When Oliver Sacks was 12 years old, a perceptive schoolmaster wrote in his report: "Sacks will go far, if he does not go too far." It is now abundantly clear that Sacks has never stopped going. From its opening reflection on his youthful obsession with motorcycles and speed, On the Move is infused with his restless energy.
As he recounts his experiences as a young neurologist in the early 1960s, first in California and then in New York, where he discovered a long-forgotten illness in the back wards of a chronic hospital, as well as with a group of patients who would define his life, it becomes clear that Sacks' earnest desire for engagement has occasioned unexpected encounters and travels - sending him through bars and alleys, over oceans, and across continents.
With unbridled honesty and humour, Sacks shows us that the same energy that drives his physical passions - bodybuilding, weightlifting, and swimming - also drives his cerebral passions. He writes about his love affairs, both romantic and intellectual, his guilt over leaving his family to come to America, his bond with his schizophrenic brother, and the writers and scientists - Thom Gunn, A. R. Luria, W. H. Auden, Gerald M. Edelman, Francis Crick - who influenced him.
On the Move is the story of a brilliantly unconventional physician and writer - and of the man who has illuminated the many ways that the brain makes us human.
"His truly has been a life lived to the full – and beyond . . . it is the adventure of ideas he has undertaken that has bestowed on his life its remarkable originality." (Will Self, The Guardian)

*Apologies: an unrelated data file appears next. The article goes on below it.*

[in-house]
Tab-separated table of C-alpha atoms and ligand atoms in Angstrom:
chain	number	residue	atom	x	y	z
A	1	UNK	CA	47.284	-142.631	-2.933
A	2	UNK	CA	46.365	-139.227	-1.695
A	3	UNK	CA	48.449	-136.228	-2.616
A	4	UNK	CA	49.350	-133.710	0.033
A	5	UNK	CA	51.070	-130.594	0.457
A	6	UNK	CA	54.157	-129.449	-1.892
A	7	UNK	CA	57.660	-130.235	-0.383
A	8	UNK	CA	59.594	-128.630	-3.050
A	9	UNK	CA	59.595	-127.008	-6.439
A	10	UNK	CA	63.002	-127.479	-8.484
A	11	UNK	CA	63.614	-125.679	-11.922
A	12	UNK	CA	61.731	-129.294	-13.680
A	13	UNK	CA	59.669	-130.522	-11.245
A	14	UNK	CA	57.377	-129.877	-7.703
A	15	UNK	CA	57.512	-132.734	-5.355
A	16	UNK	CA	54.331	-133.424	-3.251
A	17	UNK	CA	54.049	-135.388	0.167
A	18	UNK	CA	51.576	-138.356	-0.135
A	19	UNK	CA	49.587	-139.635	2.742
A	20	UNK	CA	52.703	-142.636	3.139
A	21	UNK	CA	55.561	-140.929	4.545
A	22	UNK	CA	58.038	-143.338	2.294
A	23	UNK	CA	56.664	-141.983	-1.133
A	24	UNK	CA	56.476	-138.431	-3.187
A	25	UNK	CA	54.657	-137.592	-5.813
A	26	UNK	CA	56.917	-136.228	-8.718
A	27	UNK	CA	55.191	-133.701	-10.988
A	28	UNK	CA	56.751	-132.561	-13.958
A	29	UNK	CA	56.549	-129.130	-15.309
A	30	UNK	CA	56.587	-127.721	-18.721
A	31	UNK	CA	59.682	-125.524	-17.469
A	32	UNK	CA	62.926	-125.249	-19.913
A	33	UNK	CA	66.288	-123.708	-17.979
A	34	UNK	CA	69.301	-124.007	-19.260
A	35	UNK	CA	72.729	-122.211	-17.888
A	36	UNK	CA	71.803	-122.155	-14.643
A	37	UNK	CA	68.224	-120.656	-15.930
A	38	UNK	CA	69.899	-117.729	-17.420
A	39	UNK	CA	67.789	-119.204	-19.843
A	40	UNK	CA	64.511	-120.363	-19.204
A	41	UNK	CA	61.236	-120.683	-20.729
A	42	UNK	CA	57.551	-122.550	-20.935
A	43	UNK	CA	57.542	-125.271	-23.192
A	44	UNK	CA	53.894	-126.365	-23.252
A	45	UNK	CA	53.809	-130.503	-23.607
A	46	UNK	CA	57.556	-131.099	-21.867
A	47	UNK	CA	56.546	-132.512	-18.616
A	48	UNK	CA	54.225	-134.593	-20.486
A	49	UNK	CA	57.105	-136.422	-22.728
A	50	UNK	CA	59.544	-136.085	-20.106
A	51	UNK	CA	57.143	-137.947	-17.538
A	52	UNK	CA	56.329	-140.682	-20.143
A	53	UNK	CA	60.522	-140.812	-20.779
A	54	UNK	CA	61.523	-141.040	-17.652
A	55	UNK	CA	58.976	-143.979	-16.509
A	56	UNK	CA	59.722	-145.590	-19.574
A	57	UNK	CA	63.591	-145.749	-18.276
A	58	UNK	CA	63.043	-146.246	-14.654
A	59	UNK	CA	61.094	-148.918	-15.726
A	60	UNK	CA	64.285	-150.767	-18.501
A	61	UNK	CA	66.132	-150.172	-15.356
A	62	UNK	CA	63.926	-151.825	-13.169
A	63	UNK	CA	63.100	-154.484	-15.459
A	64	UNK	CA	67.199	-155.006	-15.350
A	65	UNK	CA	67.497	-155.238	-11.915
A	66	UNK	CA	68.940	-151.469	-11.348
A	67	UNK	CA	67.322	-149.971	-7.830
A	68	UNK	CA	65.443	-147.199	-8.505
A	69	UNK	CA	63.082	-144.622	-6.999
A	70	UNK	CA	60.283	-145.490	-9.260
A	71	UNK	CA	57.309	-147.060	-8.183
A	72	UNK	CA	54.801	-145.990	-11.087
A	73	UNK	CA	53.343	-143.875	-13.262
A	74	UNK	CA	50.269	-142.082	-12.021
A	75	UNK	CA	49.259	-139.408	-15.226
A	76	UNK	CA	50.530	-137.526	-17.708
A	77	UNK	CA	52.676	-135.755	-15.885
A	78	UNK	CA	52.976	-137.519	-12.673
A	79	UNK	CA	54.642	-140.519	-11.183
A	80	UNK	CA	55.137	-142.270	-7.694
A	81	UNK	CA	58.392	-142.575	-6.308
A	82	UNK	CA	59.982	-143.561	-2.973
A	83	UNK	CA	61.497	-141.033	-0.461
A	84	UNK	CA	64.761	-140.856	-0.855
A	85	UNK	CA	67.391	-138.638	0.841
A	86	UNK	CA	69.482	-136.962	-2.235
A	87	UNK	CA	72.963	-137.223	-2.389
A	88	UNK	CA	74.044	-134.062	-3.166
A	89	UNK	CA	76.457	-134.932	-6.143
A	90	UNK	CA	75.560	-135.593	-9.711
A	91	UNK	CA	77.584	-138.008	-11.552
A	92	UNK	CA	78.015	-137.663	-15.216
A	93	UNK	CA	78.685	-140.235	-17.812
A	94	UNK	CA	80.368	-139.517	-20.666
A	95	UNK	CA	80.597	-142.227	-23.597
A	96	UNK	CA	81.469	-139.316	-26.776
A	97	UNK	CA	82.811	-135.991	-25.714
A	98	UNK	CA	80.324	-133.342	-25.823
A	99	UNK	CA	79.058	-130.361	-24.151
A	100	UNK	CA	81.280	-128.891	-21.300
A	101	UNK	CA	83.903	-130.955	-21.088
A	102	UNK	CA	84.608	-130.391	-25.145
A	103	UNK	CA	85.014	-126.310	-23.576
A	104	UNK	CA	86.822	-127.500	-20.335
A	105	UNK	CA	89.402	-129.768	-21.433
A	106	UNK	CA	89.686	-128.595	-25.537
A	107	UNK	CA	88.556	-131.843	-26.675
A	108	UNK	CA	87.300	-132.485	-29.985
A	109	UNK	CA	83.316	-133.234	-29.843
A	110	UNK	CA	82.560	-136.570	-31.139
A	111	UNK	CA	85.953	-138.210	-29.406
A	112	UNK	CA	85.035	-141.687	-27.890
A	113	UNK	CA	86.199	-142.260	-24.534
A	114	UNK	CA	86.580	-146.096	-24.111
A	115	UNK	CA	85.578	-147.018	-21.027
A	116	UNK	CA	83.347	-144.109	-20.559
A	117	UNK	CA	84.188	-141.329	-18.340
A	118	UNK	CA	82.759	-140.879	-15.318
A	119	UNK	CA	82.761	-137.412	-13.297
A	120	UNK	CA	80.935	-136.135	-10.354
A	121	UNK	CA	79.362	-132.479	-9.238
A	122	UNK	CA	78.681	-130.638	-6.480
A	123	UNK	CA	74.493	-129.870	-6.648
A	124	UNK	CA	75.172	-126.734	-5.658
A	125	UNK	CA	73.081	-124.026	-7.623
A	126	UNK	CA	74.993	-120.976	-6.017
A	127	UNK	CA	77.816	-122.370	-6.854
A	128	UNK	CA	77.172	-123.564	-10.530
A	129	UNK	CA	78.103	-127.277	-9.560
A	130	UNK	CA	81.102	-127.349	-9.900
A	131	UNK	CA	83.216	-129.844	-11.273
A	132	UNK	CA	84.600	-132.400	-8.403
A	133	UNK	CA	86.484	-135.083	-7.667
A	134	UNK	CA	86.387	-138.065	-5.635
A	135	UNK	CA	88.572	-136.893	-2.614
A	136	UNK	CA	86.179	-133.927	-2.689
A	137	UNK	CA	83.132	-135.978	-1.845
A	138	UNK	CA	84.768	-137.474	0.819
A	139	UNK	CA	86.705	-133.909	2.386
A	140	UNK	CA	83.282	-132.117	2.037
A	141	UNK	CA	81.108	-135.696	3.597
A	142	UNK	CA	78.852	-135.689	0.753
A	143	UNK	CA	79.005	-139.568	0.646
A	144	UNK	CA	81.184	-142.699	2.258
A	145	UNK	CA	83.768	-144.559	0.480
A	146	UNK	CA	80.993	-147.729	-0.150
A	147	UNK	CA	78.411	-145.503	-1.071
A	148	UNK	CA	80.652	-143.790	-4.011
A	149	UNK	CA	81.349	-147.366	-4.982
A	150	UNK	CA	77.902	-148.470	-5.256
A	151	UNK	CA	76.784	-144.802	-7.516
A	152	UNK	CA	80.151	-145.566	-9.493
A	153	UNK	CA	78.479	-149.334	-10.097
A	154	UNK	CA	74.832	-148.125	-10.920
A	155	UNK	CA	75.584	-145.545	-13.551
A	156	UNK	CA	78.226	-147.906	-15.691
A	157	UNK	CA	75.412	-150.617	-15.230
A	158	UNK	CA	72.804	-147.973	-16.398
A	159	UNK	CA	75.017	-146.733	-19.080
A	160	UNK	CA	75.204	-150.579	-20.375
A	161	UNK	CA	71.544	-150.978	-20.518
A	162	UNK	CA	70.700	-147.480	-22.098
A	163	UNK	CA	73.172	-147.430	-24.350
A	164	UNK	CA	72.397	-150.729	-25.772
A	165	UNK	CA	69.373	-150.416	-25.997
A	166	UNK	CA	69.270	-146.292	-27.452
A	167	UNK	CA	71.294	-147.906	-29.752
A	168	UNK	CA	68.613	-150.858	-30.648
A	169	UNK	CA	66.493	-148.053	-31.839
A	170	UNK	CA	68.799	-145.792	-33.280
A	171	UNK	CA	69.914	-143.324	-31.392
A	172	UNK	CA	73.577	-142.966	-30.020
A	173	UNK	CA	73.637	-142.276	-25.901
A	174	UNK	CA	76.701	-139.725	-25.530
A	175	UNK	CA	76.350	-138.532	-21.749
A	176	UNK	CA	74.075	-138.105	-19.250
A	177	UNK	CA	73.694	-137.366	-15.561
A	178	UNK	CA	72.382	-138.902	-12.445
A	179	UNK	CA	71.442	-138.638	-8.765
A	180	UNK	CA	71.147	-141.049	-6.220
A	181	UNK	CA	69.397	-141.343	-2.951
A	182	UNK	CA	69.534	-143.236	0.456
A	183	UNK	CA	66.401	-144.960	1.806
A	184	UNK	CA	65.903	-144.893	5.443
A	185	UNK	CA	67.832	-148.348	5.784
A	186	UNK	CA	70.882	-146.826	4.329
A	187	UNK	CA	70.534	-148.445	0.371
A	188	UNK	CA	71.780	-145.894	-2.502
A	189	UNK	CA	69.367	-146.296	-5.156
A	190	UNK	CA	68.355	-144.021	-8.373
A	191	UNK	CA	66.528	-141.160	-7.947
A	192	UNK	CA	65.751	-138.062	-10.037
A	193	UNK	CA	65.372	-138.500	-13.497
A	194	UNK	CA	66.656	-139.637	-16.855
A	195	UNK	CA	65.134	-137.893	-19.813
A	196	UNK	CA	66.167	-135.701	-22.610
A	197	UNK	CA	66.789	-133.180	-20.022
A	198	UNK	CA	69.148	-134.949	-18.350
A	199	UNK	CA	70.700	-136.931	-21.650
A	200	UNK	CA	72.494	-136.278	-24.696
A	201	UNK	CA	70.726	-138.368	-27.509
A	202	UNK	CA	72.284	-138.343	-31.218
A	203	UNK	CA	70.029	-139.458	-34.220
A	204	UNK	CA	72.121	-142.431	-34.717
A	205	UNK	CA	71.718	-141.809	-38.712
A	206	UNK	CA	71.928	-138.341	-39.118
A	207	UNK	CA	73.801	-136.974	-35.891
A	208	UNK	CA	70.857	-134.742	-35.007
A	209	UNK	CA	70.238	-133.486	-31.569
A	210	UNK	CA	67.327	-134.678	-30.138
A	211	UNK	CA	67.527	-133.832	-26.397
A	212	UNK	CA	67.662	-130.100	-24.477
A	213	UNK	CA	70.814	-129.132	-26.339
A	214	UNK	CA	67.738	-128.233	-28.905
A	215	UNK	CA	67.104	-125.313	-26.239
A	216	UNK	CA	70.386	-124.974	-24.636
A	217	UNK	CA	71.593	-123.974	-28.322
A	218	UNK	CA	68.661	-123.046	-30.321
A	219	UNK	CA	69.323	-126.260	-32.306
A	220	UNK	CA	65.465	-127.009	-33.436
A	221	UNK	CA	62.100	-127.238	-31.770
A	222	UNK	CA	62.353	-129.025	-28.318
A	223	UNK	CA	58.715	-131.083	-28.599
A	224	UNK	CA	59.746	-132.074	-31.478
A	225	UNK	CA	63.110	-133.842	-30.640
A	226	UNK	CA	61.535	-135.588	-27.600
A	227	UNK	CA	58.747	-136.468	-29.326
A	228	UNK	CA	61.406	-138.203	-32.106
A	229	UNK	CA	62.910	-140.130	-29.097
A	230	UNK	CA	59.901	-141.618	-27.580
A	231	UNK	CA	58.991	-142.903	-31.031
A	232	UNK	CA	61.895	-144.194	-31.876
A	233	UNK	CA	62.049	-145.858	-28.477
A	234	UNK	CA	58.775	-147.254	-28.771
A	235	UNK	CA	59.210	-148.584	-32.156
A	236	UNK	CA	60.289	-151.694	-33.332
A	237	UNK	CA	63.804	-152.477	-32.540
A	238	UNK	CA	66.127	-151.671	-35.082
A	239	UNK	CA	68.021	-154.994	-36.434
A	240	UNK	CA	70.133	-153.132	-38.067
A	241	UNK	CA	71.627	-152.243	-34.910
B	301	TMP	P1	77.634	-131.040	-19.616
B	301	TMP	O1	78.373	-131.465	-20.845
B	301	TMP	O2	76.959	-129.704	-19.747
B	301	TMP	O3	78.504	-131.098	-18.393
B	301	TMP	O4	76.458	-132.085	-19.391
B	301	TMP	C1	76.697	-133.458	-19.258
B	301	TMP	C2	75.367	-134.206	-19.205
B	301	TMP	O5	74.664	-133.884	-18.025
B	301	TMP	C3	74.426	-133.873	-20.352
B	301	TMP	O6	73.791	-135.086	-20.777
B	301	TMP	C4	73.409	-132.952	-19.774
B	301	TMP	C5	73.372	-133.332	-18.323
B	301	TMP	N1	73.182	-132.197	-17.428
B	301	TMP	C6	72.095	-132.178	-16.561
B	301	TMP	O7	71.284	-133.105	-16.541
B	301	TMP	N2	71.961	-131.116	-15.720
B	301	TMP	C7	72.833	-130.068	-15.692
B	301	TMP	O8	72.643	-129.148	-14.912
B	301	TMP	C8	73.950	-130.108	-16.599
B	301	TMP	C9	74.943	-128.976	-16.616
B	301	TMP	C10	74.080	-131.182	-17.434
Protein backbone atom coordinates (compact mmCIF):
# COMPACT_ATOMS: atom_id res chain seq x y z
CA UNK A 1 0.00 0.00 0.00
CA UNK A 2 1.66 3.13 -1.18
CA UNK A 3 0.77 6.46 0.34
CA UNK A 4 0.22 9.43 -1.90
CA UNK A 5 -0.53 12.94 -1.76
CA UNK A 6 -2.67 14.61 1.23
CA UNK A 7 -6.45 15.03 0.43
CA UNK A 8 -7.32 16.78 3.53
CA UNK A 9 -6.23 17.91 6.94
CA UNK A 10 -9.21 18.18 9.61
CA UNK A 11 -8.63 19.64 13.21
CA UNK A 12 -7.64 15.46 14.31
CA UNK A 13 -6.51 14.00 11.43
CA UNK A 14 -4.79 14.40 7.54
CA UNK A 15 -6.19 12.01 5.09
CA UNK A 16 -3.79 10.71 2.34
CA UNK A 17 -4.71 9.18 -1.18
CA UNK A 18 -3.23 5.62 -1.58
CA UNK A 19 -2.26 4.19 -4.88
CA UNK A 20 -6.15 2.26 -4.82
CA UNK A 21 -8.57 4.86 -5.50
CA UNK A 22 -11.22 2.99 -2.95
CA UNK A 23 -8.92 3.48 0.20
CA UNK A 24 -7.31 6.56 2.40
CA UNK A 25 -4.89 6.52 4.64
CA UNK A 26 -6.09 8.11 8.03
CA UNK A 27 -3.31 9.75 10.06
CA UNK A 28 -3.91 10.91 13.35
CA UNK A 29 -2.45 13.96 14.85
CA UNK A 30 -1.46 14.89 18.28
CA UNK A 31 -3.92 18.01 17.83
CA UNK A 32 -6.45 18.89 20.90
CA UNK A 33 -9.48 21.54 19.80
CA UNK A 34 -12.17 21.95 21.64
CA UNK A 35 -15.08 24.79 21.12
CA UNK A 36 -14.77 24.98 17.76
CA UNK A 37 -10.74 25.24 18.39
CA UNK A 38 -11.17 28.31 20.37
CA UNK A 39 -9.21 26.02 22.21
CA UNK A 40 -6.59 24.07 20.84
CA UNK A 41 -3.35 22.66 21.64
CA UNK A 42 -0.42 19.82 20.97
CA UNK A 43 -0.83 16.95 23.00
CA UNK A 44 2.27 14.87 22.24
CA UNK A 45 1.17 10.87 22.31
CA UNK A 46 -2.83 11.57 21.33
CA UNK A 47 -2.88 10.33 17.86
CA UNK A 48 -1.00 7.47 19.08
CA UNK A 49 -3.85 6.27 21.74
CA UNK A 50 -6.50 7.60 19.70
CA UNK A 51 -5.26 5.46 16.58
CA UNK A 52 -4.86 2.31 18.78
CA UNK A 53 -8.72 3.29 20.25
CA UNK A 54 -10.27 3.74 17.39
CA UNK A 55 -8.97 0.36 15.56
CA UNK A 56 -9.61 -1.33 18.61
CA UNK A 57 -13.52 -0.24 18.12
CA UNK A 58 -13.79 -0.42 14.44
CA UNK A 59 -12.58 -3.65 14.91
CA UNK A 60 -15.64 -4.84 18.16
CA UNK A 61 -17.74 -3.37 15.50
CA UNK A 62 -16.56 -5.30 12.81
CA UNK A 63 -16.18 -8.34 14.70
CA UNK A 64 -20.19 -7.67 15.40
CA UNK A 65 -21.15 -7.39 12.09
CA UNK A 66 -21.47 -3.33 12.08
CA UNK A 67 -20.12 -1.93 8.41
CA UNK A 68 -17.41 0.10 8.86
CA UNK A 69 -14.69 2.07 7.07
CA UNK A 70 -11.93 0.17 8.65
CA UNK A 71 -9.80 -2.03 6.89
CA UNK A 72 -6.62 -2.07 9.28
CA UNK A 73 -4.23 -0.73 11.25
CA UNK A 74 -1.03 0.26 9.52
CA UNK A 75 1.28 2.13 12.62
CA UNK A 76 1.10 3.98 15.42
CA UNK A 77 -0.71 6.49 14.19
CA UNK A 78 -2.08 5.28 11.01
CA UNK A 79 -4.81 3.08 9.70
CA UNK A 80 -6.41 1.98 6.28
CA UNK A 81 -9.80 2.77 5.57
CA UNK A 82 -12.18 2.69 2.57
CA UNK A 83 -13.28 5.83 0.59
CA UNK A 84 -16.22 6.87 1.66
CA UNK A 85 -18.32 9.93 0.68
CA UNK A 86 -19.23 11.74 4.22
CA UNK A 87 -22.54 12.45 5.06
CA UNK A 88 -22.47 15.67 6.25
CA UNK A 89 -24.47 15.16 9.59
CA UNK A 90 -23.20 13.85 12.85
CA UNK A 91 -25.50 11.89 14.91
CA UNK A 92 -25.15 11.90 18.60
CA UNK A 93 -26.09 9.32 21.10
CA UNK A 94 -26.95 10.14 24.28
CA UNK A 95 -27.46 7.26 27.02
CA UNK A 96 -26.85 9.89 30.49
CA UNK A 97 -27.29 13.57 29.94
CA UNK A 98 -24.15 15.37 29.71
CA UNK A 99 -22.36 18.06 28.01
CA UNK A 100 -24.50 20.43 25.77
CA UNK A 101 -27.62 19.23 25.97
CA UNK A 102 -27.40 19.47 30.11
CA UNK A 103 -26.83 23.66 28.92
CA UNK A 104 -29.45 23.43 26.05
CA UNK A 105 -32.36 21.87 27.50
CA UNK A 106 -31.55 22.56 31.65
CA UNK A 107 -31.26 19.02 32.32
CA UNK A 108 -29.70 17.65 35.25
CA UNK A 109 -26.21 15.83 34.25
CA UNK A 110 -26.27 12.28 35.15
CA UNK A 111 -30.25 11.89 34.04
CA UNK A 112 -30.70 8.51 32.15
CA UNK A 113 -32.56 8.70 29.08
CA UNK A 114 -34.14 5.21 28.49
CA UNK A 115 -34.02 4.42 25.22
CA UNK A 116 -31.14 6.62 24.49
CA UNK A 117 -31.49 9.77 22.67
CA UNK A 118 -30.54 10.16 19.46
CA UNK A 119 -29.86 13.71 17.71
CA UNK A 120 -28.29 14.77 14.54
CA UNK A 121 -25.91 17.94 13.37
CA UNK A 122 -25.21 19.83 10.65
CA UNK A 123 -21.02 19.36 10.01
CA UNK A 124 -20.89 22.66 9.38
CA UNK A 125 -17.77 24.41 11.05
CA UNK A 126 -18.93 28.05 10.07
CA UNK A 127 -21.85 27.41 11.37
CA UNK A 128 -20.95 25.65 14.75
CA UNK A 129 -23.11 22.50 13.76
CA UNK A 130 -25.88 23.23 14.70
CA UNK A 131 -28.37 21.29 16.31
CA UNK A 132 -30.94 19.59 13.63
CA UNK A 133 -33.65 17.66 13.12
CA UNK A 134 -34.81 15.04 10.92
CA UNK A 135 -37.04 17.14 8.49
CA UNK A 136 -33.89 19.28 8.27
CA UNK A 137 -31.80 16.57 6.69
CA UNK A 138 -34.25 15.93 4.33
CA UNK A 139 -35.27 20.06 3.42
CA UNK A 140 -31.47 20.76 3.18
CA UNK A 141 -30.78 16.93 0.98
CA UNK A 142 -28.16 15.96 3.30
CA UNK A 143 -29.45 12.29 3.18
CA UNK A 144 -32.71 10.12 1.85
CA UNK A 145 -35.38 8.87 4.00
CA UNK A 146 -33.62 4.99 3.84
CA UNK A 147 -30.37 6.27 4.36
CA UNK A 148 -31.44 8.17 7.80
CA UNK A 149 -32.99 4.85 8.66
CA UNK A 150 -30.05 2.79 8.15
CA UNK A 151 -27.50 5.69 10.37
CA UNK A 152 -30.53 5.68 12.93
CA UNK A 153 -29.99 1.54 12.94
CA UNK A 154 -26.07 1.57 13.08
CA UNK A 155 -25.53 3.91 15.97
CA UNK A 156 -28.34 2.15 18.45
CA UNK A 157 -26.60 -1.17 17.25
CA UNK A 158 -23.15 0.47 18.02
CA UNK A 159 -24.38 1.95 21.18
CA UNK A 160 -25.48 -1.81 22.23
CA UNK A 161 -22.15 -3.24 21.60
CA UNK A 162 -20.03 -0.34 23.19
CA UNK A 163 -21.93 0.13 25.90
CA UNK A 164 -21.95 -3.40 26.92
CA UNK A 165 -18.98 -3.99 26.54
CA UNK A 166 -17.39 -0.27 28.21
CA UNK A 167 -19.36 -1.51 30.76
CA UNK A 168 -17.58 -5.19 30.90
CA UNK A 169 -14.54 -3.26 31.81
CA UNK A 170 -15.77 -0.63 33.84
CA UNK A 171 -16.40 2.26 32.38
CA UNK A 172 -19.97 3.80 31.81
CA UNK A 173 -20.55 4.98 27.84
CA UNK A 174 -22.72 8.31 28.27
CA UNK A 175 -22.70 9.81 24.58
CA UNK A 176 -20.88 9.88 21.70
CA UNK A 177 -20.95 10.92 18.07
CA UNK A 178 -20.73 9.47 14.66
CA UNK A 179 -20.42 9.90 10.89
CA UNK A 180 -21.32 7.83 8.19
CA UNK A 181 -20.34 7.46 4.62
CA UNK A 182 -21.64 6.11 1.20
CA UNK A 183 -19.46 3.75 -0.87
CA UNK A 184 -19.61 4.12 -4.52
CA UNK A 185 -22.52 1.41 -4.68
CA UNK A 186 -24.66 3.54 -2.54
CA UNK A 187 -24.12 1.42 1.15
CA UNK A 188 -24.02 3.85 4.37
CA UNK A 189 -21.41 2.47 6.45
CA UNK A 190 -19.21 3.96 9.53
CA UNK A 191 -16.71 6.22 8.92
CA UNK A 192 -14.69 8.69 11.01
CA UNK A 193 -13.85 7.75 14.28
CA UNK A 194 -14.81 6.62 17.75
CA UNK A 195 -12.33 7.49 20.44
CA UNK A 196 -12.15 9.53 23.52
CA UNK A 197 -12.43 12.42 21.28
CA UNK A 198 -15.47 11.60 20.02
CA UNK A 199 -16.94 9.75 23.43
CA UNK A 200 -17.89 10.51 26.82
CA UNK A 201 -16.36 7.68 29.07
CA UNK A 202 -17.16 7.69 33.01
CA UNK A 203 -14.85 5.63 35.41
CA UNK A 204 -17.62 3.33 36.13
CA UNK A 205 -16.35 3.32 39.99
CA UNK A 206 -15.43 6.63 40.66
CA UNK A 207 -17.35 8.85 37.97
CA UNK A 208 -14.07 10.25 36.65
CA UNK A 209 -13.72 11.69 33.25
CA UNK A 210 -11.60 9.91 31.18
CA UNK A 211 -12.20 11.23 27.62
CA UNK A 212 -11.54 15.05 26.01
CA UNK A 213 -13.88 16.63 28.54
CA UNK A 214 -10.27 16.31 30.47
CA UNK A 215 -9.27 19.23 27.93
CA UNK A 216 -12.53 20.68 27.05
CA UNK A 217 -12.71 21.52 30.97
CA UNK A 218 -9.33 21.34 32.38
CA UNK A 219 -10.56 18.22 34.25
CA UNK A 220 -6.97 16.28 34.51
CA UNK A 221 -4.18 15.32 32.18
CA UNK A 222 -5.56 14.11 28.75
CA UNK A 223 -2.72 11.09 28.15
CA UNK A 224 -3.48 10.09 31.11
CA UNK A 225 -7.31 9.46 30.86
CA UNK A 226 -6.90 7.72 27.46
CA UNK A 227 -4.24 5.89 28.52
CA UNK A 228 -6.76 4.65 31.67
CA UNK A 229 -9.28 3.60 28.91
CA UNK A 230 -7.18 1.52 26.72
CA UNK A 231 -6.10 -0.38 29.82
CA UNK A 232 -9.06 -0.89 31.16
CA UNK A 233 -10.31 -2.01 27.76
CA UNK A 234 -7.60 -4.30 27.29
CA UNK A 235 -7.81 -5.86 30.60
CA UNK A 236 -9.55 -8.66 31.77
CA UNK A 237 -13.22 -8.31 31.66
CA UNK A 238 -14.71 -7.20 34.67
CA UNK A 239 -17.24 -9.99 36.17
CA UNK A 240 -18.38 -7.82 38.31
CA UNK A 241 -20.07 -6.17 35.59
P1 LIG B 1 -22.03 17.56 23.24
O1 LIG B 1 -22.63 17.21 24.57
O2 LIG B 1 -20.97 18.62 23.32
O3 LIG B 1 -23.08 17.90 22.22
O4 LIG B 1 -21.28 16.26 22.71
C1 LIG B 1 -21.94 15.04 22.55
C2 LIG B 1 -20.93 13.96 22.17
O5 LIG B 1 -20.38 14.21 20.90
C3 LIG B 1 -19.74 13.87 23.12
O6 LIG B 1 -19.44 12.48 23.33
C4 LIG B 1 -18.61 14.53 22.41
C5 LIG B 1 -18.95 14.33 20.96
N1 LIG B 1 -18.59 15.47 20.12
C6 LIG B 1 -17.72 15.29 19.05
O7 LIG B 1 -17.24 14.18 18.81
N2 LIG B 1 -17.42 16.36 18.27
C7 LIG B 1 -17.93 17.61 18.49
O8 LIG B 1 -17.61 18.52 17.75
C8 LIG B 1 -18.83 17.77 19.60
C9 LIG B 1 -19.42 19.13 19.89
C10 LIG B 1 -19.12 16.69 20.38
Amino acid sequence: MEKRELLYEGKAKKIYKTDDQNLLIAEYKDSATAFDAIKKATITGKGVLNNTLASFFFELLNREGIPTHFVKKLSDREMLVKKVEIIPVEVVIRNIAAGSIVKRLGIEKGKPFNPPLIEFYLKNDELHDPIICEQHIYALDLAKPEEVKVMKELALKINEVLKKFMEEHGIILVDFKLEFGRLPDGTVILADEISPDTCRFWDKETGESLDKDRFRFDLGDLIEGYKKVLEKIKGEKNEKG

"A compelling, surprising and sometimes astounding story of a richly lived life . . . fabulously surprising photos." (James McConnachie, The Sunday Times)
"[A] beautifully constructed and moving memoir . . . It is sad to think that Oliver Sacks's voice will soon be stilled, but his life and work are a gift to many and we can be grateful that he leaves such a legacy." (Andrew Scull, TLS)
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Shame about the voice/accent
Oliver Sack's life is real and fascinating. Despite his many years in the United States, he still speaks with an English accent. So, no offence to the reader himself, but the American accent is ALL wrong.
A reader with an English accent is imperative. I find it hard to understand who selected this voice/accent for this production.
Oliver Sacks is one of the world's most fascinating, not to mention engaging, polymaths.
Read it! Or simply petition the publisher to change the voice/accent. And when doing it, make sure the reader has a spattering of yiddish/hebrew words.